Companies that buy up blocks of hotel rooms and then sell them for a profit have stepped up their efforts to prevent the imposition of city and state hotel occupancy taxes on the retail price of the room billed to online consumers. A federal court decision in November of 2009 found that such companies should have been collecting city hotel occupancy taxes in Texas on the full retail price of the room. Now the companies are fighting back against that decision, and others like it, on multiple fronts.

First, they’ve recently formed a lobbying group called and are using the group to lash out against a nationwide tide of court decisions finding that the OTCs should have been collecting full hotel taxes all along.

Second, the companies have doubled their efforts to get Congress to overturn state hotel tax laws. The highest priority of the lobbying groups is passage of the so-called Internet Tax Fairness Act (ITTFA), which would prevent the imposition of hotel taxes on the full purchase price to the end user for rooms booked over the Internet, among other things. It is expected that the ITTFA could soon be offered as a Senate amendment to the Small Business Jobs and Credit Act of 2010 (H.R. 5297).

Finally, the OTCs and their “astro-turf” lobbying organizations have resorted to blatantly erroneous rhetoric about their losses in court cases. They blame cities for the “patchwork” of “regulations” that now exist because of state-by-state litigation of the issue, when in fact it was the OTCs wide-spread tax avoidance that gave rise to the need for litigation in the first place. The statutes and ordinances were clear, in other words, but OTCs simply chose not to comply. And here’s a quote from a Web site sponsored by one of these organizations: “Congress must step in and prevent localities from increasing my travel costs by taxing the services provided by online travel companies who facilitate hotel bookings! In a time when the government should be helping to support demand-creating businesses in the tourism industry, consumers don't need yet another tax that makes travel more expensive.” Incredibly, the OTCs are somehow trying to recast their losses in court as a “tax increase” or a “new tax.” This is incredibly misleading.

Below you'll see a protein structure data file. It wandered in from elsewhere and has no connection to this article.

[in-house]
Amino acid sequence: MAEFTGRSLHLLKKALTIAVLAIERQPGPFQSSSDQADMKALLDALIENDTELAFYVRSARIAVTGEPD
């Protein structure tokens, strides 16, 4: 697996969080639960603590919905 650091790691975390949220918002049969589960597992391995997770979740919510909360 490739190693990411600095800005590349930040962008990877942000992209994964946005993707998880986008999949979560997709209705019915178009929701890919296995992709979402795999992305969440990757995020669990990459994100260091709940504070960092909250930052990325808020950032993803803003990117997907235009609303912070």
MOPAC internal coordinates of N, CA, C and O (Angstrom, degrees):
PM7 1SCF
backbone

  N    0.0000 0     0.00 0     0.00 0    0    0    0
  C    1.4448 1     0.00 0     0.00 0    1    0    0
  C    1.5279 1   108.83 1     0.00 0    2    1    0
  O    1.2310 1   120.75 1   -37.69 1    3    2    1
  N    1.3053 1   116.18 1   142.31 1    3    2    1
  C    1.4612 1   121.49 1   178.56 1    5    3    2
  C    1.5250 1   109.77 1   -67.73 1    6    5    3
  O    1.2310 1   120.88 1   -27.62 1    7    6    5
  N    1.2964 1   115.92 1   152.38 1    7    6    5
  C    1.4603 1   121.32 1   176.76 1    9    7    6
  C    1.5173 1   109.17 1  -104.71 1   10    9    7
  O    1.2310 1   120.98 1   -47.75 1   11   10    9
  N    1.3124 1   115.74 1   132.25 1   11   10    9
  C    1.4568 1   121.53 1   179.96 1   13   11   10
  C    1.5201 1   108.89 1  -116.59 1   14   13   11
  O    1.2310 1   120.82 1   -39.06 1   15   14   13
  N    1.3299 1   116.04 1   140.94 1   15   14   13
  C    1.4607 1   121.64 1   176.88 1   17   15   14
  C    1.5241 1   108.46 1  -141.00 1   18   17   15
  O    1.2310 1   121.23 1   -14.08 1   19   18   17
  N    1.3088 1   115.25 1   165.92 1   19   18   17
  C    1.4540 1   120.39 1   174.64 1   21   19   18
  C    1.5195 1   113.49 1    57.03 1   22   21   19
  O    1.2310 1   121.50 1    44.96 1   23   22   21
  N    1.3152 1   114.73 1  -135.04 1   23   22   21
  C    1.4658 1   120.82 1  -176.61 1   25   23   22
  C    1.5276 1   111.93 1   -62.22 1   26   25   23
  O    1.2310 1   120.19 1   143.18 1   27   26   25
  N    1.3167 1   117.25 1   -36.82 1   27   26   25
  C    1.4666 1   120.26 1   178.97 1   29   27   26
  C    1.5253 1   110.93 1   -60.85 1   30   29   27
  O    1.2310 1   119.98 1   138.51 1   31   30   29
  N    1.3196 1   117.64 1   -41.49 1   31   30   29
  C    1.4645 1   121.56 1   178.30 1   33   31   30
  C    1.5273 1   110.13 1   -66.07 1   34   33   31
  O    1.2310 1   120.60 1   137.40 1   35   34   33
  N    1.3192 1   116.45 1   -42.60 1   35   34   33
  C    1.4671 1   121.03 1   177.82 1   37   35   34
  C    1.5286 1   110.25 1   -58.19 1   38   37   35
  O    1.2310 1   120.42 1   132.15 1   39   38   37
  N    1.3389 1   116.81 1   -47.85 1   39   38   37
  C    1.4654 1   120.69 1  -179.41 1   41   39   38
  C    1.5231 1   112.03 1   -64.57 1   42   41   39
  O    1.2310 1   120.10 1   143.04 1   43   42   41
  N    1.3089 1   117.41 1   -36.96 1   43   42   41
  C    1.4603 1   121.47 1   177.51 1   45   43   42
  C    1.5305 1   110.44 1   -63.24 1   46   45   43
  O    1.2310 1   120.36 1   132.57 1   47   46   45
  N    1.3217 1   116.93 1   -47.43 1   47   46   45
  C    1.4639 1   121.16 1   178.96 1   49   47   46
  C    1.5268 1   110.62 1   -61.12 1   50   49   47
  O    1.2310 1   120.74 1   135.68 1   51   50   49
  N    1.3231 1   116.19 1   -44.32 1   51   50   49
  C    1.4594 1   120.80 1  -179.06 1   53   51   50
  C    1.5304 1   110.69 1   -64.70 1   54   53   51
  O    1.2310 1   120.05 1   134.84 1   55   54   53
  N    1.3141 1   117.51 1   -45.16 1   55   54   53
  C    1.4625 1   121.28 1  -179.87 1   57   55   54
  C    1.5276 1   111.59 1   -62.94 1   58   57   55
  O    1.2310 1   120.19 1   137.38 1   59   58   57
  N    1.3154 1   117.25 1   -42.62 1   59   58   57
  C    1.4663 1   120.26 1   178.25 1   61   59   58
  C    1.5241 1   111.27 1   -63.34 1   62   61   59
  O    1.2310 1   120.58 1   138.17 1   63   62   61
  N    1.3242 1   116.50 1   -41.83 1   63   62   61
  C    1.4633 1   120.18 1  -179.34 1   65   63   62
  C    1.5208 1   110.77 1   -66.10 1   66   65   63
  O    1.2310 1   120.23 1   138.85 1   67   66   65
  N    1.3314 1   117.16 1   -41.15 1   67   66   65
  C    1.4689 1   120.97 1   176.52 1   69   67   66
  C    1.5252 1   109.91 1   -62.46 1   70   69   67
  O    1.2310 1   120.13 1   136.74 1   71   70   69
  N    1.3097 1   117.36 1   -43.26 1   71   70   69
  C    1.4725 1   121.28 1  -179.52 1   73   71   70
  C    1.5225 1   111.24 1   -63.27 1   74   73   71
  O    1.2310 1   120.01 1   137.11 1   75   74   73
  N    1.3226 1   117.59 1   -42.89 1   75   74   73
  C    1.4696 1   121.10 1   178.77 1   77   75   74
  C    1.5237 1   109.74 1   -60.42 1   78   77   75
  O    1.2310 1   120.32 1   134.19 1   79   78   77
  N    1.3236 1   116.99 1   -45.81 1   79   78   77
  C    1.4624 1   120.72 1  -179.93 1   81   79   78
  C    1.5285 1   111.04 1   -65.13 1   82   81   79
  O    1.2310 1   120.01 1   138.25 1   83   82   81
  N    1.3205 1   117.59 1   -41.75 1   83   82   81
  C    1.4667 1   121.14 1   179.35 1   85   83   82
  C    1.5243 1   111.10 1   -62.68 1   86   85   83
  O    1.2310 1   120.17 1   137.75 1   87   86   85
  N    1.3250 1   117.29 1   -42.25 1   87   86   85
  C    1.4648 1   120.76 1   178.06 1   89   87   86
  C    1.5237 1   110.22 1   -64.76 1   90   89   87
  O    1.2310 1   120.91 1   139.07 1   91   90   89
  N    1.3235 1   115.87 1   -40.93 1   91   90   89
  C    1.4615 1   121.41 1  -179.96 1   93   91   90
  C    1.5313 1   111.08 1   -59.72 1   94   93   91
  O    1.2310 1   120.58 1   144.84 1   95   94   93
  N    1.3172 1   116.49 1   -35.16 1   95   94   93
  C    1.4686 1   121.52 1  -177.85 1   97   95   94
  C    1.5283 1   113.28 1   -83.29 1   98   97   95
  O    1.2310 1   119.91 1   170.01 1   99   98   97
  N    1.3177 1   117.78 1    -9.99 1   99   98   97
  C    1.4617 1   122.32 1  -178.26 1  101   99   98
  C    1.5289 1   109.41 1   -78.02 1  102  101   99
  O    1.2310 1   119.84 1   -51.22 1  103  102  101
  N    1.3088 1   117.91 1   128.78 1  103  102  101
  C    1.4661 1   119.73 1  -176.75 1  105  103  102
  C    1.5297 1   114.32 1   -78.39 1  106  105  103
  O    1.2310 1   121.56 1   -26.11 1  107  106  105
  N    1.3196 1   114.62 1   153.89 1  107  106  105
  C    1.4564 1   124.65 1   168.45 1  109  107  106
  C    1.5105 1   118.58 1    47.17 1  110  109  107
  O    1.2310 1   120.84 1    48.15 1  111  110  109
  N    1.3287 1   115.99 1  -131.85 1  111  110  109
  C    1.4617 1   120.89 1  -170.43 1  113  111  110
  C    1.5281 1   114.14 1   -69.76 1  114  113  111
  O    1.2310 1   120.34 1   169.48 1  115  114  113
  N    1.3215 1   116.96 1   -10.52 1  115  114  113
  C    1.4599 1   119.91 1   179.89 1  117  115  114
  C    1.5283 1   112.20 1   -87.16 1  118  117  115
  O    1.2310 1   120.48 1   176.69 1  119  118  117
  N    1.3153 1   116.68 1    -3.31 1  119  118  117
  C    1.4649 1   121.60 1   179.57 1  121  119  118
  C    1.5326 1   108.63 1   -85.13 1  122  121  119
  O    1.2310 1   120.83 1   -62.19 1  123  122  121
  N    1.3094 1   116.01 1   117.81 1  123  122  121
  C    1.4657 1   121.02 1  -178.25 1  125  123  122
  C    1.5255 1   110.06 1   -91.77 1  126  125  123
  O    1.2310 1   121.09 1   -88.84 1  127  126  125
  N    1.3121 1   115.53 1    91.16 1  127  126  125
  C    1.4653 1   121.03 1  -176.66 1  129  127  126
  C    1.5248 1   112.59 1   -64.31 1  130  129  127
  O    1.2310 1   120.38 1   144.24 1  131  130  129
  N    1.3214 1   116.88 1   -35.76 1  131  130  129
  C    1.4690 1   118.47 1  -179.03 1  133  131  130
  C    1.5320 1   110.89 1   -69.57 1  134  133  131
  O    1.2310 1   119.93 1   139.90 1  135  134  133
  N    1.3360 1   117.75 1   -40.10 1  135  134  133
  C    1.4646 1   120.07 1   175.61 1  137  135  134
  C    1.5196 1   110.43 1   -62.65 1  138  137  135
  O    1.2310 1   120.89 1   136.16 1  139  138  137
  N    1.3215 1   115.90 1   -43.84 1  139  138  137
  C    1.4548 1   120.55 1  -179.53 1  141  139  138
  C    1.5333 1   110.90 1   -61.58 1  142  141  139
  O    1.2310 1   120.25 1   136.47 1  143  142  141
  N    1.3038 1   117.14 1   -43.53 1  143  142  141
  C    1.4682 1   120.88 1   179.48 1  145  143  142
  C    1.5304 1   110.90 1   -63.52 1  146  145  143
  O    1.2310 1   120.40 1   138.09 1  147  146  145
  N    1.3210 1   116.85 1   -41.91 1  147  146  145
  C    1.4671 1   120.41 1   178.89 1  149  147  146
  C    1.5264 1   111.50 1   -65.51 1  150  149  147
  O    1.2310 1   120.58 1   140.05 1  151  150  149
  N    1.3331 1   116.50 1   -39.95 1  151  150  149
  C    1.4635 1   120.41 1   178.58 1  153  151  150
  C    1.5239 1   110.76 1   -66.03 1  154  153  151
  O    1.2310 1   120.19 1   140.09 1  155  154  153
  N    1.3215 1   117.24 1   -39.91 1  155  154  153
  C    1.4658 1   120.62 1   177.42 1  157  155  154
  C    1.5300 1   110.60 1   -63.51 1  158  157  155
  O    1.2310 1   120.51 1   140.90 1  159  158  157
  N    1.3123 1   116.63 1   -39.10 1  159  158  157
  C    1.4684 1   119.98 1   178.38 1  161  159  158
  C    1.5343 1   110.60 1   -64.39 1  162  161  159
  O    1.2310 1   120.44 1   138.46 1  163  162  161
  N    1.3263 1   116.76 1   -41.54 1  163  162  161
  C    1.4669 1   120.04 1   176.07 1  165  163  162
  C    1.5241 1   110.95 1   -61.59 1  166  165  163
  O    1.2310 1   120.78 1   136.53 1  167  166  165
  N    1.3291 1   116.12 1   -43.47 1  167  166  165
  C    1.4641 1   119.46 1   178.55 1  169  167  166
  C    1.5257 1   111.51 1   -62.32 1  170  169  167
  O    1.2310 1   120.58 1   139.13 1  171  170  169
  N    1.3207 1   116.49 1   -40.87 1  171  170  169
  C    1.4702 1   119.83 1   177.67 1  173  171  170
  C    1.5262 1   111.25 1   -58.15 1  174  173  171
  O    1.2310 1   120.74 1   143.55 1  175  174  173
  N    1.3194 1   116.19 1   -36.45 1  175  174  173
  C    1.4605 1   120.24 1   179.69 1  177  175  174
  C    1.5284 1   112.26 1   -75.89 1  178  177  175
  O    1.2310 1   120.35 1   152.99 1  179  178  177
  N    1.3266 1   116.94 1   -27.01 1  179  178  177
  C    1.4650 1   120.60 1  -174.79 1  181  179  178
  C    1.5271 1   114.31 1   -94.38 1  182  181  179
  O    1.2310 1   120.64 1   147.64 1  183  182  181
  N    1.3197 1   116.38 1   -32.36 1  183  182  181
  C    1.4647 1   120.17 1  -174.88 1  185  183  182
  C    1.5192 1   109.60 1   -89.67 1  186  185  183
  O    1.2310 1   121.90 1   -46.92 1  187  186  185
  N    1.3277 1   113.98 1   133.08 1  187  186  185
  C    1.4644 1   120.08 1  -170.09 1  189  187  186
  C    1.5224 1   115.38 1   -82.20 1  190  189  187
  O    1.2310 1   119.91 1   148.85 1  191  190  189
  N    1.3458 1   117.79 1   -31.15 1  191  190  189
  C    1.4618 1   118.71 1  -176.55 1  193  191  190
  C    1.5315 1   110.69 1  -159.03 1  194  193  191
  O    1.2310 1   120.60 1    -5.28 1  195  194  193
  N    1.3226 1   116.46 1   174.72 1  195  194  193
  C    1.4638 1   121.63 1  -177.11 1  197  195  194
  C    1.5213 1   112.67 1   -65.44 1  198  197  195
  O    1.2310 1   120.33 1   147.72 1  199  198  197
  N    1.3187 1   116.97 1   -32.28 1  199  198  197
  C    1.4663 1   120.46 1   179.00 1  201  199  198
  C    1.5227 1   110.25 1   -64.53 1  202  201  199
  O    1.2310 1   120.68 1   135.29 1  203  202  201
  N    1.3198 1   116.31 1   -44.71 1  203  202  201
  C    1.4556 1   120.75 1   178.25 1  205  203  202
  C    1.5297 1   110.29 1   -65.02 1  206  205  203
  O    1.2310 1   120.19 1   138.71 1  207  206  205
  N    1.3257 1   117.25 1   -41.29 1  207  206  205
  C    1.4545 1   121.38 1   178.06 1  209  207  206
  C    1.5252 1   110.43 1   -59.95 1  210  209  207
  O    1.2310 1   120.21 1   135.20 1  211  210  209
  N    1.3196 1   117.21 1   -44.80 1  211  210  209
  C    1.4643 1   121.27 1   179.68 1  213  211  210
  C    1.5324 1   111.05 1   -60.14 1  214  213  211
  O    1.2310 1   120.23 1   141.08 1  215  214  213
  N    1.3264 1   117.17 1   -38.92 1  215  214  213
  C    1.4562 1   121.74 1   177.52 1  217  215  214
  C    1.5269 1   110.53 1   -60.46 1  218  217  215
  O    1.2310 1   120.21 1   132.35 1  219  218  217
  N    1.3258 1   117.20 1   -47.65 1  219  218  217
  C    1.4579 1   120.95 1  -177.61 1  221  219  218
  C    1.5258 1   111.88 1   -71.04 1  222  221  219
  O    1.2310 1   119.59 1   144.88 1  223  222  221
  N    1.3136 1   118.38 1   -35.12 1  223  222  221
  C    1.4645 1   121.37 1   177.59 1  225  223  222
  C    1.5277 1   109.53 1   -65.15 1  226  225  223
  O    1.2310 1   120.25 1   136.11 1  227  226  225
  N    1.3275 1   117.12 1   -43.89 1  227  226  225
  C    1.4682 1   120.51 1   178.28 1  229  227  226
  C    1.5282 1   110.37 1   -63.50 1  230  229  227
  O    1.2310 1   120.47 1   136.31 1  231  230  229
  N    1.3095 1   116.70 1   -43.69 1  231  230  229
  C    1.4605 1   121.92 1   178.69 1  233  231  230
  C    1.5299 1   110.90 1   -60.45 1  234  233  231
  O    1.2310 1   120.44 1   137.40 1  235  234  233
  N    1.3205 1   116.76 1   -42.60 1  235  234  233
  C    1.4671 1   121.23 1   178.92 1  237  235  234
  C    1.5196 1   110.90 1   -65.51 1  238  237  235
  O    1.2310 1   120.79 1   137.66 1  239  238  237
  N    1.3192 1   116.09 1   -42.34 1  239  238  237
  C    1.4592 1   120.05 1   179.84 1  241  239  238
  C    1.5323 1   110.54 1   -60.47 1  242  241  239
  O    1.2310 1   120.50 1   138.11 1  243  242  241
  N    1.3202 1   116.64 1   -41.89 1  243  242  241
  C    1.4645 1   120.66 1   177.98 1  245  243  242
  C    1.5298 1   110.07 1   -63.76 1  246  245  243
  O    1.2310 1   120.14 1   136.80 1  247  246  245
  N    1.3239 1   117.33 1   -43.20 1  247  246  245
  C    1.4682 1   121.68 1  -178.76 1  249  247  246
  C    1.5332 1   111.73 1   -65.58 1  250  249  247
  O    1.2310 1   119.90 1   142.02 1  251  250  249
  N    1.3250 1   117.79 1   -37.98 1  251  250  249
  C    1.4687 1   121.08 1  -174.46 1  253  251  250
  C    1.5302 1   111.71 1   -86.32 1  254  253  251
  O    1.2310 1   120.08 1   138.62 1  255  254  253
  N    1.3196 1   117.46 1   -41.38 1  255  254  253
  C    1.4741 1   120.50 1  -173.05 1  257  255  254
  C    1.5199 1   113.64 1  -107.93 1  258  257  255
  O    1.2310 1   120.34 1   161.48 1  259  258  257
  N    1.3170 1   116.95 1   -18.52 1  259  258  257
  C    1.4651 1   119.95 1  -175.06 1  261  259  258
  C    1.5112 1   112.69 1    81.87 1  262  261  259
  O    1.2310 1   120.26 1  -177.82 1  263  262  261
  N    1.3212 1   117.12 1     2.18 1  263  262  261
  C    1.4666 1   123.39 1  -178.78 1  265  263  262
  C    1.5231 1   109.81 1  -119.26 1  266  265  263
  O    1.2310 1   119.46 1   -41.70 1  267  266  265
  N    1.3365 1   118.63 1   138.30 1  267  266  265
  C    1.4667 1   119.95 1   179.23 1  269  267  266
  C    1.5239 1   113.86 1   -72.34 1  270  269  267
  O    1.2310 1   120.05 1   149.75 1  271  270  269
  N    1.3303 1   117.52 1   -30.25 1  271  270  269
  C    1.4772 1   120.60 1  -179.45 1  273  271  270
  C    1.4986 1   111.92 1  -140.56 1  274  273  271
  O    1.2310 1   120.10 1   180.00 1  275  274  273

City officials should not hesitate to discuss this issue with their members of Congress, and to do so quickly.

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Texas Municipal League.

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